Access 2010: Career questions (4) A2010 and VB.NET

Hi EE,

a) Do you code your own properties and classes  (so far I did not get the hang of it)
    I do understand how to use what is built into Access for the most part (the Excel properties sometimes confuses me :-) )

    If you do, do you also code VB.NET

    If I do not know yet how to code custom properties and classes, given that I have been using A2003 and A2010
       do you think I could get started quickly.....

b) I am not sure if this is a bad thing, the way I get/update data is by using DAO and handwriting SQL and placing it
in a string to be executed by CurrentDB

    In A2010,  do you use ADO  or DAO

    In VB.NET  do you use ADO, DAO, or maybe you use SQL Server and use something else like stored procedures


You see, I am trying to figure out if I can apply for VB.NET positions without having actually coded in VB.NET.
Being honest in my cover letter and resume about, just wanting to know if I can explain that it would not be a huge learning curve ....

tx, sandra
mytfeinAsked:
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Jim Dettman (Microsoft MVP/ EE MVE)President / OwnerCommented:
The short answer to this is that vb.net is nothing like VBA.   VBA is object based, not an Object Orientated Programming language.  That is a huge difference in the way you approach the programming.

Second is that .Net is built on top of the .Net Framework, which has thousands of classes.  

There's no way around it; vb.net is a huge learning curve.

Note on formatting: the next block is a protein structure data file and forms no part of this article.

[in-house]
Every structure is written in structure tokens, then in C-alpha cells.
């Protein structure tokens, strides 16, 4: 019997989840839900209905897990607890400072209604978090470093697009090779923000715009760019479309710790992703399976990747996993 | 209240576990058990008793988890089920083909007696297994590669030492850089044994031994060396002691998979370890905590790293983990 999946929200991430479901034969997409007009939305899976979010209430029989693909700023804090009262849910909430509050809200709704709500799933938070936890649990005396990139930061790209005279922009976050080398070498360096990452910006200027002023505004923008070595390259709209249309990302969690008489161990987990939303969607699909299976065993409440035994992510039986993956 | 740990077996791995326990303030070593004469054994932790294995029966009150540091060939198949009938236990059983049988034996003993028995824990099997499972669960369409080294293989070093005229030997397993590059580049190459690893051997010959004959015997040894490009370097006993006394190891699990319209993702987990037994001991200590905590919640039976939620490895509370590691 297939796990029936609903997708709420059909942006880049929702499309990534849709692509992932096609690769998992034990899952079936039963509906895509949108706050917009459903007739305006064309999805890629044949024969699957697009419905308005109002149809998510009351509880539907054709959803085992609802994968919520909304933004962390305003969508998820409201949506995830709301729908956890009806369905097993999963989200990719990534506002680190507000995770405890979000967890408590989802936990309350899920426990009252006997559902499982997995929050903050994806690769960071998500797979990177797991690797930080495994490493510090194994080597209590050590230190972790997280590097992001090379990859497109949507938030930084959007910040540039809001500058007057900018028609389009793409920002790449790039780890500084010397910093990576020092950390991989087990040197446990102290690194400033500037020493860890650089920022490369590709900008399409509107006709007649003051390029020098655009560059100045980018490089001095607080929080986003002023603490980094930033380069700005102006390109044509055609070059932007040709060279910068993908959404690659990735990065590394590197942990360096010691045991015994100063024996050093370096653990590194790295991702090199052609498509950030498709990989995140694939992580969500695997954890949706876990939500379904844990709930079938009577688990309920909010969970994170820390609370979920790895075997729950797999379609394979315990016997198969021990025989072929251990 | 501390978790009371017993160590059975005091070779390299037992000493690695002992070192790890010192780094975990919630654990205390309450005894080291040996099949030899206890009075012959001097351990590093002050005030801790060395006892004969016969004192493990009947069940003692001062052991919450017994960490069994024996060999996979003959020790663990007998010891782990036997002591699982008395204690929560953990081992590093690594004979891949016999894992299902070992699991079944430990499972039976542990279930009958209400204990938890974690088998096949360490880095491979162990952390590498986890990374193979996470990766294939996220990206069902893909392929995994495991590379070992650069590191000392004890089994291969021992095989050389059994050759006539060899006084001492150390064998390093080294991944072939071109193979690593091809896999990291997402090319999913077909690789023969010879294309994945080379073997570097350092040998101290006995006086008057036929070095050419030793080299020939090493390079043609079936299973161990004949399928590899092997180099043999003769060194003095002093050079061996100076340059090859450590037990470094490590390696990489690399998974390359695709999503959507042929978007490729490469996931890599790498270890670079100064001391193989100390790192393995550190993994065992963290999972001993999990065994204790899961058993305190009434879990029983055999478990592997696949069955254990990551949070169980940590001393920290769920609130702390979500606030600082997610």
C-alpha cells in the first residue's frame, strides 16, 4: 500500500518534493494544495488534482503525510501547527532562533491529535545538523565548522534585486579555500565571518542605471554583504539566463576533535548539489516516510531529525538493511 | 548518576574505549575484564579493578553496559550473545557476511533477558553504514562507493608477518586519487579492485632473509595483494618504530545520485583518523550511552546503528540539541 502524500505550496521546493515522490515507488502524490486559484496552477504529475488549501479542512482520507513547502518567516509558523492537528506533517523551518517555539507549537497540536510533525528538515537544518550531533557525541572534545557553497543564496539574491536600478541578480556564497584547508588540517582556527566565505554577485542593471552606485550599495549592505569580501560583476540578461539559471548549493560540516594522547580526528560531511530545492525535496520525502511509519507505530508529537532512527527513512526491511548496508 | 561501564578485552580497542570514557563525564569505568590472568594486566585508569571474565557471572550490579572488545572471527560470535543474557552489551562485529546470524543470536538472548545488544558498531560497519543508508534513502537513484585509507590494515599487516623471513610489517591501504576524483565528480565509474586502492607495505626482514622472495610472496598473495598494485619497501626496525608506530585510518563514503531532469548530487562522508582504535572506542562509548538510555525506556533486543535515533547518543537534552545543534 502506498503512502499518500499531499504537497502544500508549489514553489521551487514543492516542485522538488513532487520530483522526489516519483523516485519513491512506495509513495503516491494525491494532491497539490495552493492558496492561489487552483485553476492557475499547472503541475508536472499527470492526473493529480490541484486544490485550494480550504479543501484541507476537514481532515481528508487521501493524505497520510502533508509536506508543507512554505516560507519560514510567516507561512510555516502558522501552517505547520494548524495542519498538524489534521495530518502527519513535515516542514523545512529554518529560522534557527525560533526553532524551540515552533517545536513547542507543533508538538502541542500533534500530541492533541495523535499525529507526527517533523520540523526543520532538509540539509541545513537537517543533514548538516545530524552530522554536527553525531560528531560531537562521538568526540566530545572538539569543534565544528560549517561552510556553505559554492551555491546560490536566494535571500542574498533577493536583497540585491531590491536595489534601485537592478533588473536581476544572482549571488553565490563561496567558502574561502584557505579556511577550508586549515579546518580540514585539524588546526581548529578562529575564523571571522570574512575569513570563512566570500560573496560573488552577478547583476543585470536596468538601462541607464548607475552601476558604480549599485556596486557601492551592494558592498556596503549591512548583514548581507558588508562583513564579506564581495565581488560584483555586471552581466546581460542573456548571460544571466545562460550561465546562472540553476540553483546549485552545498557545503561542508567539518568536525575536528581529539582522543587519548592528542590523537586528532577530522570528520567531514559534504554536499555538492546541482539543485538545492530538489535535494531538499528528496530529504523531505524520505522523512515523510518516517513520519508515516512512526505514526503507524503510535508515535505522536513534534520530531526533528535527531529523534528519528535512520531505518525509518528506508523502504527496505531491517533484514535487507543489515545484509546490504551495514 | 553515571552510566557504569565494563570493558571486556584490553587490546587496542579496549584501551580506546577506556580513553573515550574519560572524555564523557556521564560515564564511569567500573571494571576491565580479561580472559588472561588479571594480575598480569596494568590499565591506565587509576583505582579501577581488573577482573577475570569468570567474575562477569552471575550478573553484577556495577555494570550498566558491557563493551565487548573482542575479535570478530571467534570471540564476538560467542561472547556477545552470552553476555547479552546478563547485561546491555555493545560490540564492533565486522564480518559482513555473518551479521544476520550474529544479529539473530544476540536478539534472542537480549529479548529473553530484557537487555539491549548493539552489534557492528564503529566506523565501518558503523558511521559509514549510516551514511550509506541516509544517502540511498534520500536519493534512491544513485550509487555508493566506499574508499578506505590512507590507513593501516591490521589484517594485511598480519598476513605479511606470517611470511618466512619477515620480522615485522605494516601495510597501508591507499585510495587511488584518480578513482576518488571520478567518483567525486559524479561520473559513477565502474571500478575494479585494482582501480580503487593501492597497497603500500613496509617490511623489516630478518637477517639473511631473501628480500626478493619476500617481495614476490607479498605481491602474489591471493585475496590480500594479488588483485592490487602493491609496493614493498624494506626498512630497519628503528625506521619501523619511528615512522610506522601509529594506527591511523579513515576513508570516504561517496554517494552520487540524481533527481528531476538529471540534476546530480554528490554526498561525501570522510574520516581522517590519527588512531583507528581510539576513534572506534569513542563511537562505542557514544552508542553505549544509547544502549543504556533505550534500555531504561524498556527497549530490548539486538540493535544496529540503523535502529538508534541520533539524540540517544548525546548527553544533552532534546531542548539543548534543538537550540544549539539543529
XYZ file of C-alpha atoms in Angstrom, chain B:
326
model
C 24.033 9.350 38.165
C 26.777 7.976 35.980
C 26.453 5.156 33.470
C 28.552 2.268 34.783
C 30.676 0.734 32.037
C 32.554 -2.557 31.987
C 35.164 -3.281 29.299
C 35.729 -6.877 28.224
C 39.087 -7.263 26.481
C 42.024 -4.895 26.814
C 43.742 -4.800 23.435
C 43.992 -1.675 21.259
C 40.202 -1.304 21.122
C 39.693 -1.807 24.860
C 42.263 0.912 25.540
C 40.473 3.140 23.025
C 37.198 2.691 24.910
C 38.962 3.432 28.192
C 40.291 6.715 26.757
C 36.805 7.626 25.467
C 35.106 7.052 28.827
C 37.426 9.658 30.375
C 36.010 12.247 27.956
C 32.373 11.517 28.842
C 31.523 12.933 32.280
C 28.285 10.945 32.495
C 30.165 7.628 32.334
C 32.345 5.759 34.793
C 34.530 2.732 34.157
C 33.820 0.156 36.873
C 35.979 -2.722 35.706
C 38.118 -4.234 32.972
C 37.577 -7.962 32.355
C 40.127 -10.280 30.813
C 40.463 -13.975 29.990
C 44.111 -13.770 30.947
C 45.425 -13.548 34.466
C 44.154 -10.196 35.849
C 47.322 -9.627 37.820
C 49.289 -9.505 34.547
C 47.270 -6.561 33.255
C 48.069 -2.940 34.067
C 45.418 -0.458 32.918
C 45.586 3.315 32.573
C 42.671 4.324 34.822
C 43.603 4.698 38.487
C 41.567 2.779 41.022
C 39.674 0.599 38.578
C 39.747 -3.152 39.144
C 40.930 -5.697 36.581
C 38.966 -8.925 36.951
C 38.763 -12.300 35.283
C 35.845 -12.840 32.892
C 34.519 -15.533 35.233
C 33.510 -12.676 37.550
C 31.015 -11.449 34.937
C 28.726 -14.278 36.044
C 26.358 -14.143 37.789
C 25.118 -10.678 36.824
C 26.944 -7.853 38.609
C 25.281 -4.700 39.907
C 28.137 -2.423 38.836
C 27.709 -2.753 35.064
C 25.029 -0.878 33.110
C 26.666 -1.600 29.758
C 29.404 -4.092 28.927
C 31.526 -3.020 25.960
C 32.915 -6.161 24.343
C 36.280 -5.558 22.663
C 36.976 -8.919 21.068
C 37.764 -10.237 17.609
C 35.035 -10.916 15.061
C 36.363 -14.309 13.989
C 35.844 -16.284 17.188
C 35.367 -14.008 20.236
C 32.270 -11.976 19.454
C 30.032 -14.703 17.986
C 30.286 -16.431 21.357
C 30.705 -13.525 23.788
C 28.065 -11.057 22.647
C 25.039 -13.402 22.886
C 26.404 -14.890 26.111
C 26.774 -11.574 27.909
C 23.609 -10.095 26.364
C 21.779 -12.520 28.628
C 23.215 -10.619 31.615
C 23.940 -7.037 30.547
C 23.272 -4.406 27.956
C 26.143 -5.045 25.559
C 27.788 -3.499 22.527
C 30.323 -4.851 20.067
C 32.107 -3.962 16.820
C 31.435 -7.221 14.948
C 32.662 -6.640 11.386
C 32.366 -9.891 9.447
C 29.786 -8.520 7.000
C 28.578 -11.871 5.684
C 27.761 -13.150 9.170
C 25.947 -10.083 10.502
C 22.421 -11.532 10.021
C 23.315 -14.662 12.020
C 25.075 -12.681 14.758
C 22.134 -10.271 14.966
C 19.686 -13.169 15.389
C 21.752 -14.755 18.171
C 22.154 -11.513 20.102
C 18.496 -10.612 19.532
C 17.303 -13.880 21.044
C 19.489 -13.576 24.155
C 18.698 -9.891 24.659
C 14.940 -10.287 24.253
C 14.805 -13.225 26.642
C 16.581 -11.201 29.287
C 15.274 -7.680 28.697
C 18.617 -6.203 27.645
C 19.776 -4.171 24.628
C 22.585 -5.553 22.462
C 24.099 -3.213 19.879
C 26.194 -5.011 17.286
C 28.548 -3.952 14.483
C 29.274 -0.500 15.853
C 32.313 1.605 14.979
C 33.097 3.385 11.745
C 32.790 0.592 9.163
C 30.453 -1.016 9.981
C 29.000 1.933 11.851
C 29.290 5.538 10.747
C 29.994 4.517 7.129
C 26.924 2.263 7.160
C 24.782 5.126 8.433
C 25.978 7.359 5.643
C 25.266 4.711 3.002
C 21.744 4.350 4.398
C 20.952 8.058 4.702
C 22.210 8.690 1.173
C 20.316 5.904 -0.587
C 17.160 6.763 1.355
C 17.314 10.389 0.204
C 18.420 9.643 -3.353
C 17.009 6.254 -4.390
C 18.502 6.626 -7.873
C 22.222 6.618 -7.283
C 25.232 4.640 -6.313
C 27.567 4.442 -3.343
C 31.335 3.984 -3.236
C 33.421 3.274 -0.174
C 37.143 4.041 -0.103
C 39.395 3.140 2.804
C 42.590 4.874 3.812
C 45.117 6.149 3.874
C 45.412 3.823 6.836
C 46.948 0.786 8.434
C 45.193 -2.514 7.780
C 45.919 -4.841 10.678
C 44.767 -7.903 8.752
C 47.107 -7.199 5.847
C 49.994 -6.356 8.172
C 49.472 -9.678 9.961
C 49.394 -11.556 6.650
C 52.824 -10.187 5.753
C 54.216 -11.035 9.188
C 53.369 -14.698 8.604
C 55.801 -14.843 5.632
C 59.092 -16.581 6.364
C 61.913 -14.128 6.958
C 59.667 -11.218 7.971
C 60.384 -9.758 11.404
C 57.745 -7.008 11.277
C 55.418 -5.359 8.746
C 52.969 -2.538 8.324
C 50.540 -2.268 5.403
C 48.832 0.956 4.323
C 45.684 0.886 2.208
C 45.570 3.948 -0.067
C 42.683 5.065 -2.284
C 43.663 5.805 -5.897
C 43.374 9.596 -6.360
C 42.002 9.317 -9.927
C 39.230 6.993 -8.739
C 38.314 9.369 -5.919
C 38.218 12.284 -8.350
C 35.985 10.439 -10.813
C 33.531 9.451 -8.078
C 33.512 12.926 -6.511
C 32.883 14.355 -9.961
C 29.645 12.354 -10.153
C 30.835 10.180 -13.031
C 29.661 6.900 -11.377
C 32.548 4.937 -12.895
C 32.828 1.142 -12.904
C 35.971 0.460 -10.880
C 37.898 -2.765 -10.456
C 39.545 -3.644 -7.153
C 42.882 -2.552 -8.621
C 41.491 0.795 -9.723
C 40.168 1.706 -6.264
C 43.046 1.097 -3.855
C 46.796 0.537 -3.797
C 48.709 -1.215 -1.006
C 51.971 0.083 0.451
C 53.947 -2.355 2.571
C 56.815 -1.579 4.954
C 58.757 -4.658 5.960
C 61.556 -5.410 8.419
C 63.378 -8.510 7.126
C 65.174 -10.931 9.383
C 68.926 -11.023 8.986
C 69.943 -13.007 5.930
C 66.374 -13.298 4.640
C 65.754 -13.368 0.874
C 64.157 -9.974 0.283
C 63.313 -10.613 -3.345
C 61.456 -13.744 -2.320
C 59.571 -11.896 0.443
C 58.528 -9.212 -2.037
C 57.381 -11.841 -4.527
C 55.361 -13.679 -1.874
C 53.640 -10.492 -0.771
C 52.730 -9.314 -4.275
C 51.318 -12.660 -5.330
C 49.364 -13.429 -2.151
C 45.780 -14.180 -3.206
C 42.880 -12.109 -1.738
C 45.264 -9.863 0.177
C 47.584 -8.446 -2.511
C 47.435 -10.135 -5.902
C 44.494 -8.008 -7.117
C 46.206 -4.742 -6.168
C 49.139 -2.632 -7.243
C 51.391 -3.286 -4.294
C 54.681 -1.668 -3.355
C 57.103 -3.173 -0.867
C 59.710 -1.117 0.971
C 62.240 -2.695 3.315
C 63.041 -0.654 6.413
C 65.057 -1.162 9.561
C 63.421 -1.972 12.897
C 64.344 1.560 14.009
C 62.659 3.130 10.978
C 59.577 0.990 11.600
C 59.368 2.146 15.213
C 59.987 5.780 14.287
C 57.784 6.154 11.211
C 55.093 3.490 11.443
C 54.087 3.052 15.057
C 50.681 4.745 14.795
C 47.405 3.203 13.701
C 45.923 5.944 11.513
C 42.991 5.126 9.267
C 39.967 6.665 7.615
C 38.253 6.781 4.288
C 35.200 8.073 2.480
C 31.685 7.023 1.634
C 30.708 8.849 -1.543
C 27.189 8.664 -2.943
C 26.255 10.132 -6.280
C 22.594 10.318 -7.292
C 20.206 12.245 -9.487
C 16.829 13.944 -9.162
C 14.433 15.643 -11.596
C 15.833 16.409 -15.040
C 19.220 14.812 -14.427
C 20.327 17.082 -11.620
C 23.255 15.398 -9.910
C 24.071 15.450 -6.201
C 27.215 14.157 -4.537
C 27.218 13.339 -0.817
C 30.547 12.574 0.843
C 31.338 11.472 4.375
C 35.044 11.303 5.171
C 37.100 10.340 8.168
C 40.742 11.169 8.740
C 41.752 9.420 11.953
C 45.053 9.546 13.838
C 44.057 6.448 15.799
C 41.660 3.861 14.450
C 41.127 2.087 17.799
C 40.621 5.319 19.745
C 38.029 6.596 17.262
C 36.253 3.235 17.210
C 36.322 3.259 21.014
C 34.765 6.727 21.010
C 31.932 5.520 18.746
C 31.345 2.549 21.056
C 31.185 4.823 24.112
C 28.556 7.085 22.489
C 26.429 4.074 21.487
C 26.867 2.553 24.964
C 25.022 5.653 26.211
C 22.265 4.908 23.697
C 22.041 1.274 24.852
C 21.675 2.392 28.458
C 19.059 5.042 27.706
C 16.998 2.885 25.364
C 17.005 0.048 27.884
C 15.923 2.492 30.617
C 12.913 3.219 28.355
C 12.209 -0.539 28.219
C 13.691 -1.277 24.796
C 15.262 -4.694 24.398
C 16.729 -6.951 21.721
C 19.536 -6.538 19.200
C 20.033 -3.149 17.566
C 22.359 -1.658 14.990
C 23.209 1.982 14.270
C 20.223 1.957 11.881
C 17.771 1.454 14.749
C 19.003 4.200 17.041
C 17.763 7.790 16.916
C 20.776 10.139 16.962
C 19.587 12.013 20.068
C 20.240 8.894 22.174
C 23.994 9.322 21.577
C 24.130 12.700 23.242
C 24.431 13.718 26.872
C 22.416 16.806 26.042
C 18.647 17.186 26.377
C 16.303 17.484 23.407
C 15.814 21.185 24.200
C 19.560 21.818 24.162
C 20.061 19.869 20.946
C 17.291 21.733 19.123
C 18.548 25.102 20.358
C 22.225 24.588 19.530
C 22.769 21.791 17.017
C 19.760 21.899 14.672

Jim.

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AndyAinscowFreelance programmer / ConsultantCommented:
I agree with the learning curve.  You are talking of chalk and cheese.

>>do you use ADO, DAO, or maybe you use SQL Server and use something else like stored procedures
Erm - do you really understand your own question?  (There are completely different things being talked about as if they were similar)
mytfeinAuthor Commented:
tx so much Jim!  I appreciate your honestly and clear explanation....  I feel the time has come for me to move on to something else and am researching what the "something else" might be.

For example, I watched videos on crystal reports on You tube, and said to myself, not bad

Then I came to EE, to post my practical questions, and based on the information, do not think that Crystal reports is for me bec the EE expert explained that would need to buy 3rd party products for scheduling, email etc    (which one can do with A2010, Task scheduler etc)
so it saved me time to set aside Crystal Reports  and research other areas.

tx, Jim

p.s. do you recommend a group to post further Career questions?  tx......
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mytfeinAuthor Commented:
Hi Andy,

tx for your reply and information!

sandra
AndyAinscowFreelance programmer / ConsultantCommented:
>>do not think that Crystal reports is for me bec the EE expert explained that would need to buy 3rd party products for scheduling, email etc

Again, that sort of makes me think you do not understand just what crystal reports is and what it is used for.  (ps.  there is a big hint in the name)

You might want to post a question more like:
I have experience in...
I would like to learn more about ....
What do you suggest ?
Jim Dettman (Microsoft MVP/ EE MVE)President / OwnerCommented:
I missed the follow on's:

b) I am not sure if this is a bad thing, the way I get/update data is by using DAO and handwriting SQL and placing it